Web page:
Regulation planned for medical tourism to Israel

The Ministerial Committee on Legislation has approved a bill to regulate medical tourism to Israel. A register will be compiled of medical tourism agents with set preconditions for those wishing to register.

The Ministerial Committee on Legislation has approved a bill to regulate medical tourism to Israel. It will now progress and become a government law.

Despite planned regulation, the government has yet to finalise a clear policy on medical tourism in Israel.

The bill from the Ministries of Health and Tourism is based on three basic principles that have been accepted in line with the belief that a state has, first and foremost, an ethical obligation to provide medical treatment to its own citizens. This also recognizes that the public health system has significant budgetary needs that are expected to grow in the future.

The following principles apply:

  • Caring for the Israeli patient: It will seek to prevent impairing the treatment given to the Israeli patient, and even, if possible, improve it.
  • Strengthening the public health system: The bill seeks to ensure that income generated by medical tourism will be directed towards investing in the public health system-instead of improving the bank balances of doctors.
  • Ensuring professional and ethical treatment for the medical tourist: Regulations will seek to ensure the tourist is given professional, ethical, and fair treatment, and help the industry’s long-term development.

To regulate the business of medical tourism agents, a register will be compiled of medical tourism agents with set preconditions for those wishing to register.  Anyone operating as a medical tourism agent will have to become registered and possess certain minimum qualifications.

Agents will have to:

  • Operate fairly towards both the patient and the medical institution where they are to be treated.
  • They must maintain medical confidentiality and privacy.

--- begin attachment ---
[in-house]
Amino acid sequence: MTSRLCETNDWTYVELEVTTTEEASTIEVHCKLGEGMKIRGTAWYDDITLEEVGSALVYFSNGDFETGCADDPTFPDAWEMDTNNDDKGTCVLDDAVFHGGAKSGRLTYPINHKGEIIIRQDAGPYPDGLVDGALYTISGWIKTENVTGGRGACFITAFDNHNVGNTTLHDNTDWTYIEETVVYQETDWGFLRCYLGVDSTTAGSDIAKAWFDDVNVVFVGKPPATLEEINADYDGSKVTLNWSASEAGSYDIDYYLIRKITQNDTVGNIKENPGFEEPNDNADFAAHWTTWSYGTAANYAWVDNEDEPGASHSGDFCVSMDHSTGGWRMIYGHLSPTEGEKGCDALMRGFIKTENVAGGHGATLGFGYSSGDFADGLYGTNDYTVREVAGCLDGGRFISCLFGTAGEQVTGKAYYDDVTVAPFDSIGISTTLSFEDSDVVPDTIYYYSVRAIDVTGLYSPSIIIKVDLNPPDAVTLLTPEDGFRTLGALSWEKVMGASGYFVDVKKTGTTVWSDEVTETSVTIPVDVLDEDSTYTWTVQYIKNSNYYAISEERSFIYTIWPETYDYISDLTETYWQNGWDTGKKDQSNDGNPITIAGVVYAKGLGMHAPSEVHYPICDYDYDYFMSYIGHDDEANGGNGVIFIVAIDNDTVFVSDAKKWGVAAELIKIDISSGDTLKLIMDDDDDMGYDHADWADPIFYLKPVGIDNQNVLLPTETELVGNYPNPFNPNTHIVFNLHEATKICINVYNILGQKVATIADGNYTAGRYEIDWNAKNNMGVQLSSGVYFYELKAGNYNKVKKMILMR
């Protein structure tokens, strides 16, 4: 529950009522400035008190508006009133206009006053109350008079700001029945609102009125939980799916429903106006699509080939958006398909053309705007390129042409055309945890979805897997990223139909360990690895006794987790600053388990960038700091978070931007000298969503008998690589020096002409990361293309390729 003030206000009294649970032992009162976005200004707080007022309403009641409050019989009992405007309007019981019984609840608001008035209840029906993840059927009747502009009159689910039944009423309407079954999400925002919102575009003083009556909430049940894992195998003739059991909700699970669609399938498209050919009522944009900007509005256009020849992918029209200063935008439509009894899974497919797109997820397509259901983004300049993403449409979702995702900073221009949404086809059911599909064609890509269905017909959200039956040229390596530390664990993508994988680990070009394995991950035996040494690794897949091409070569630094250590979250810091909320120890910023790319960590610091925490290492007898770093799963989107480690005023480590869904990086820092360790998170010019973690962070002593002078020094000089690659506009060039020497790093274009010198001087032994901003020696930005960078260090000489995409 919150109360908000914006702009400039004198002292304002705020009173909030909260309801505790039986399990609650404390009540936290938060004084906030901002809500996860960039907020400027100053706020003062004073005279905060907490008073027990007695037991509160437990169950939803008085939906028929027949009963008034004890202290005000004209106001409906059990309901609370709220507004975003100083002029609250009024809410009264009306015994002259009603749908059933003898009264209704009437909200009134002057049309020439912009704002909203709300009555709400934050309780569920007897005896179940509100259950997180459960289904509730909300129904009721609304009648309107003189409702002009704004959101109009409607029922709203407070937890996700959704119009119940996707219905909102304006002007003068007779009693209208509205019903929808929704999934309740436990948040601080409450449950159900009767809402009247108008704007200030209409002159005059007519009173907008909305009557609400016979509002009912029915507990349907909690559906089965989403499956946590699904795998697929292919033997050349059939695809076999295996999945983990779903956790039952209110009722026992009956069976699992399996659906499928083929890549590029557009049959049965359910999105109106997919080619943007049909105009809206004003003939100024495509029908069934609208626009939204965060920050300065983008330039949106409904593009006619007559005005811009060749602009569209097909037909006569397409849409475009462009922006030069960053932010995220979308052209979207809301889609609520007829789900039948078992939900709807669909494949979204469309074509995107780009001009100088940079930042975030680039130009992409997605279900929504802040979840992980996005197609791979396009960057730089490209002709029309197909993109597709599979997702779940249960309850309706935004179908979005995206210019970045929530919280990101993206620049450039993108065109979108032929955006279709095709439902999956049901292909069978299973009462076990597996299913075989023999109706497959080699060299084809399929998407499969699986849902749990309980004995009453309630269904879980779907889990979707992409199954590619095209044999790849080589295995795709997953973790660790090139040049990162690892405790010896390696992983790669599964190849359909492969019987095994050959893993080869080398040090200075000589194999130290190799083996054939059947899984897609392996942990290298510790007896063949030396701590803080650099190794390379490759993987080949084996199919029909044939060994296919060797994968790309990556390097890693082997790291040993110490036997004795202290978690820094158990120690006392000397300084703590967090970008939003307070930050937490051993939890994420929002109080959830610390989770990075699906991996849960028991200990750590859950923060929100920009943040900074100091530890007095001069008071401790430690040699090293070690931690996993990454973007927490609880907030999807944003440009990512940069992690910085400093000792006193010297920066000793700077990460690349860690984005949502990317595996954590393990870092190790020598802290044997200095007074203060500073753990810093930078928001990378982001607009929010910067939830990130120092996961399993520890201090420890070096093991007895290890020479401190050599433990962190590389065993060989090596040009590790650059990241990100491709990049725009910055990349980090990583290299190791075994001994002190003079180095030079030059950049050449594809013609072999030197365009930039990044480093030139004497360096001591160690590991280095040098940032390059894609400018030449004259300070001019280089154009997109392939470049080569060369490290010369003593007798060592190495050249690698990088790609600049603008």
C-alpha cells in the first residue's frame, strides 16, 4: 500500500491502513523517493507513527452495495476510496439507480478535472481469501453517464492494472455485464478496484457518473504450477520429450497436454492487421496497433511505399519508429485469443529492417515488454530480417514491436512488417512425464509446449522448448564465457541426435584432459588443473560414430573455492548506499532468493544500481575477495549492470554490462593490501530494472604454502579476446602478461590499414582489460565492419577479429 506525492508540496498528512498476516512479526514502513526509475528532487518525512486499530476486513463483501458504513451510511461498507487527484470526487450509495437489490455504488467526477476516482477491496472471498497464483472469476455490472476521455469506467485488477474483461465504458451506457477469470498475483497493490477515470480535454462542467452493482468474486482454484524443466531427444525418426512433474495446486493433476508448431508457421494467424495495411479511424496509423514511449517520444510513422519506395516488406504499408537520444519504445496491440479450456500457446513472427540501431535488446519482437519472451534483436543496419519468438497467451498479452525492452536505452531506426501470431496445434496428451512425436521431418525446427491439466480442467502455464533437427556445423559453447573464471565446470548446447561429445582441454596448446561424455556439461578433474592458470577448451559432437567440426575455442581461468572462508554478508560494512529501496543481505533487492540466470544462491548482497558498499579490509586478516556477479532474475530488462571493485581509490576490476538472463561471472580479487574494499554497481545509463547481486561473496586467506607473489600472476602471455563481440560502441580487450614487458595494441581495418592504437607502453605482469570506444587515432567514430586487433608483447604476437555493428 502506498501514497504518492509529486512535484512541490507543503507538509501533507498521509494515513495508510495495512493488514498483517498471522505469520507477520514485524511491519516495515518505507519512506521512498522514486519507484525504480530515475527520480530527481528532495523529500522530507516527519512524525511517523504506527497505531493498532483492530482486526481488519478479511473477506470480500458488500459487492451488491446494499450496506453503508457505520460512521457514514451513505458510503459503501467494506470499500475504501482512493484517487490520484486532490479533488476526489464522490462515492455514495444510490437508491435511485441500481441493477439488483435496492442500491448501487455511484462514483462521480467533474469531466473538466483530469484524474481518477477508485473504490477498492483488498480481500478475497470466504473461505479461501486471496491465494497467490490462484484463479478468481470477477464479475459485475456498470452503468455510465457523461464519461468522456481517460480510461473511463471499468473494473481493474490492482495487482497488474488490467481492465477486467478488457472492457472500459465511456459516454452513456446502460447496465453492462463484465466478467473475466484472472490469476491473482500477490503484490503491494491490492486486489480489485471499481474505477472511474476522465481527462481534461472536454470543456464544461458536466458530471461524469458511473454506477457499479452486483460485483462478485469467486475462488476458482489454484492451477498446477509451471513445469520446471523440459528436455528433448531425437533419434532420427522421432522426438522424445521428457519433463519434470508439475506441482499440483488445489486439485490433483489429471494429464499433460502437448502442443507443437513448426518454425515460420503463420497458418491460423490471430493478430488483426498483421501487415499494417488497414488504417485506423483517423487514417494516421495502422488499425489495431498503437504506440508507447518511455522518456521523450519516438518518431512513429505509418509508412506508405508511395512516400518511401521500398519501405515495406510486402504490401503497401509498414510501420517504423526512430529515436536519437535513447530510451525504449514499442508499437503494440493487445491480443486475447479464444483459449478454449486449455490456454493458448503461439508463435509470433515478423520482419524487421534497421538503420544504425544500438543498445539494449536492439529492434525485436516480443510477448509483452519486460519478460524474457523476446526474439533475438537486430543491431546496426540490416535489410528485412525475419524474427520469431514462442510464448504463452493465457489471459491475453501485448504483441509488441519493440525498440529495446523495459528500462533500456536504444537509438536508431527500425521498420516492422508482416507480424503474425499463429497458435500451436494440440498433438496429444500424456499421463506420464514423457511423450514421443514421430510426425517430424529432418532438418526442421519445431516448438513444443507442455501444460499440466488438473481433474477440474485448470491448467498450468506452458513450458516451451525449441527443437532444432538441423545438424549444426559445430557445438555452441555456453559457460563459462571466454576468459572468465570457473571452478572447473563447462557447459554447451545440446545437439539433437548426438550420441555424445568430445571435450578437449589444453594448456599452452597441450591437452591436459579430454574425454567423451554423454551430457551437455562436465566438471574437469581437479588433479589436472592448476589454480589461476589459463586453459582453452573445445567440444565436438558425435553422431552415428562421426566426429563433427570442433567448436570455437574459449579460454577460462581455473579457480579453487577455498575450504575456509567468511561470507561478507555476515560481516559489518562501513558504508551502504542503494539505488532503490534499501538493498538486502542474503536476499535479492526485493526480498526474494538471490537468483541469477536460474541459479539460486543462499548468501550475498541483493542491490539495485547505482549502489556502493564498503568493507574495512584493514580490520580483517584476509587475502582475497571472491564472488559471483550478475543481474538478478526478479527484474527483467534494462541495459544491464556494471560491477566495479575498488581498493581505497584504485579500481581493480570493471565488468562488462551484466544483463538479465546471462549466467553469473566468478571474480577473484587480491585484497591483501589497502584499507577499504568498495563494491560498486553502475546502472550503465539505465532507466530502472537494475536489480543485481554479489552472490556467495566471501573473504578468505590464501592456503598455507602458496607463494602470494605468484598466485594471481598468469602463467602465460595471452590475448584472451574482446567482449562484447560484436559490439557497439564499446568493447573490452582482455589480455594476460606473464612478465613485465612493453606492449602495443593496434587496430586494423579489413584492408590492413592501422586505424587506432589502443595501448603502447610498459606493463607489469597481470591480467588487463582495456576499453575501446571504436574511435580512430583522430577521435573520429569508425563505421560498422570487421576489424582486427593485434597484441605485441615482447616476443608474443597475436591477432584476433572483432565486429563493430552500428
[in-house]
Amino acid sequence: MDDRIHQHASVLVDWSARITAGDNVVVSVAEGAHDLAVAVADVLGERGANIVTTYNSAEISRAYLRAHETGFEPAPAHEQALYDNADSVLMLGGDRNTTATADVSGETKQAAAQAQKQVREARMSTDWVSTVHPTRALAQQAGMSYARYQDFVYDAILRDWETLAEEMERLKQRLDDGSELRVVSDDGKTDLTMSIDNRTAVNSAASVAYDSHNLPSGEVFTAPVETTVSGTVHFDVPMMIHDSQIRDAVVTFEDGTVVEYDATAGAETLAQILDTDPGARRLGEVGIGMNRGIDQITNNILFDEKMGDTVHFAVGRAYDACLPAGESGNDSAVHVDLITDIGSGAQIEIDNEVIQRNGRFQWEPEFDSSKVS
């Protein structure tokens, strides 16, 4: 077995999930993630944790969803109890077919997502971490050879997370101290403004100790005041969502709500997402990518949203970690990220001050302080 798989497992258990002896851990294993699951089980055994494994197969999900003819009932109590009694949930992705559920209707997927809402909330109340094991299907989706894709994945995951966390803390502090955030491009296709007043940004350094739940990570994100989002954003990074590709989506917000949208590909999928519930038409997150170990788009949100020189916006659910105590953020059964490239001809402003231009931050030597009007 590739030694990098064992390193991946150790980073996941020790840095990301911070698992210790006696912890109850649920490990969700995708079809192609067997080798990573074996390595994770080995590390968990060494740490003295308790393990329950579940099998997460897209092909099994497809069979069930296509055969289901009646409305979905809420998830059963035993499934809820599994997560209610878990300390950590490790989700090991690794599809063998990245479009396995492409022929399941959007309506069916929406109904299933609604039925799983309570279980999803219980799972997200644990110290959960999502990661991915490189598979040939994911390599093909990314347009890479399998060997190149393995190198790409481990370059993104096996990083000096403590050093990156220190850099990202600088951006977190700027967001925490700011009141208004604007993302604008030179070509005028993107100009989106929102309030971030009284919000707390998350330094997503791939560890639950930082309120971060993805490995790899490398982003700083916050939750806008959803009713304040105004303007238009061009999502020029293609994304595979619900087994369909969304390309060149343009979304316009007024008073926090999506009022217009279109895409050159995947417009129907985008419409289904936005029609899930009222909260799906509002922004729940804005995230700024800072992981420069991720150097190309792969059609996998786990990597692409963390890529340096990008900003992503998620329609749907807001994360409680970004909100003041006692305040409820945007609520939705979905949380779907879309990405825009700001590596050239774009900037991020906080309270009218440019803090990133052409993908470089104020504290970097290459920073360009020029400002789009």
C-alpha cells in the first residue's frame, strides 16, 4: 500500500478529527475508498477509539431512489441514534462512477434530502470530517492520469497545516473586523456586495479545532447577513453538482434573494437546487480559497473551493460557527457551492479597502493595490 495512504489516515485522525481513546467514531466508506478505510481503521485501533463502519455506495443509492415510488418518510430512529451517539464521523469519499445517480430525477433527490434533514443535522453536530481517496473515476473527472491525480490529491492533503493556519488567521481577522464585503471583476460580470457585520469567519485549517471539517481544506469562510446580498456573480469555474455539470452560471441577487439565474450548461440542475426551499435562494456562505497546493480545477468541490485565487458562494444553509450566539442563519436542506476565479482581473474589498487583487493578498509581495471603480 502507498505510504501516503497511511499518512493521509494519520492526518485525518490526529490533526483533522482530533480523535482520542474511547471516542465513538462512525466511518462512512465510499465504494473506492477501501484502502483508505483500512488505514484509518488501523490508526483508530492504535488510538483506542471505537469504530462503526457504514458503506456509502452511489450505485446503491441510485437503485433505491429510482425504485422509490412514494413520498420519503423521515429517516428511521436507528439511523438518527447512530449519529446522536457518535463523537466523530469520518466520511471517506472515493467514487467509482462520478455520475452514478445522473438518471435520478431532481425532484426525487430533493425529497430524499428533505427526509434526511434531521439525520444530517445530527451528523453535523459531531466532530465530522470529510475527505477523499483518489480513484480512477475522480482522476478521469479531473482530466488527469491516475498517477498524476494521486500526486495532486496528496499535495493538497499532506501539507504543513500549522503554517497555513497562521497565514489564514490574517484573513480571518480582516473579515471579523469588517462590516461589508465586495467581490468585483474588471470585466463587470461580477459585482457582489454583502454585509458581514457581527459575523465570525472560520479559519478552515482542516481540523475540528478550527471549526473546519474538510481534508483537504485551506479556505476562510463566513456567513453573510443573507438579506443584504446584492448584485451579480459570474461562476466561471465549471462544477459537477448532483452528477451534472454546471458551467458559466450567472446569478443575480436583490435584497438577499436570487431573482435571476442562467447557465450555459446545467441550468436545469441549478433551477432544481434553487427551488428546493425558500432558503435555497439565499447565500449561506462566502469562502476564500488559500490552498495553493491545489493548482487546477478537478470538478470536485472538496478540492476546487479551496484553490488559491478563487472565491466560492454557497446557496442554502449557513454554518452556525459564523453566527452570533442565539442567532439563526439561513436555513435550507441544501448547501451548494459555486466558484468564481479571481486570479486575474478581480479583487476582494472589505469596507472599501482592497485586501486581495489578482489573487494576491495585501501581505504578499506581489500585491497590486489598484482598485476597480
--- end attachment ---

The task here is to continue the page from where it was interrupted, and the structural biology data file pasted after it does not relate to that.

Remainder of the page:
• When reservations are made that must be in writing. The patient must sign he original price quote from the medical institution, to ensure that the medical tourist is given the complete information for informed consent before leaving home.
  • Agents must reveal any personal interest that the agent has in a particular medical institution.
  • Agents cannot make medical tourism agent services conditional on purchasing other services.
  • Medical tourists must wear an identifying tag when in hospital.
  • Agents can only contact doctors through the management.

There will be regulations on medical tourism for hospitals that they must obey:

  • Medical tourism must not harm the quality of medical treatment given to the Israeli patient.
  • Hospitals will be restricted on how many medical tourists they can host, based on data regarding the waiting time for carrying out various procedures in the hospitals and infrastructure availability.
  • Hospitals interested in medical tourism must establish a suitable infrastructure for transferring the data on local and medical tourism numbers to the Ministry of Health.
  • Income from medical tourism will be directed to the public health system and the Israeli patient. There will be measurers to increase the transparency of hospitals’ economic activity, emanating from medical tourism. So it will be possible to track each hospital’s revenues from such activity and how they are used.

Health Minister Ya’acov Litzman comments, “The new law will create order on medical treatment for tourists to Israel and contribute to the health system too. We want inbound medical tourism, while ensuring proper treatment for those who come for it. We also want to make sure that it will not come at the expense of Israelis and that the income from medical tourists will be invested for strengthening the public health system.”

In Israel medical tourism has become a profitable export industry that brings in foreign currency and supplies taxes, employment and a financial boost to medical institutions.

Until now, despite Israel’s prominent role as a destination for medical tourists, there has been no control or legislation, causing confusion in hospitals and among medical practitioners on what they may or may not do.

There are three central principles to the bill on its way to the Knesset: The state has the obligation to ensure that Israeli citizens have top priority to high-quality medical care; income from medical tourism be invested in public medicine; and foreigners are to receive high-quality and ethical medical care as part of developing the field long term.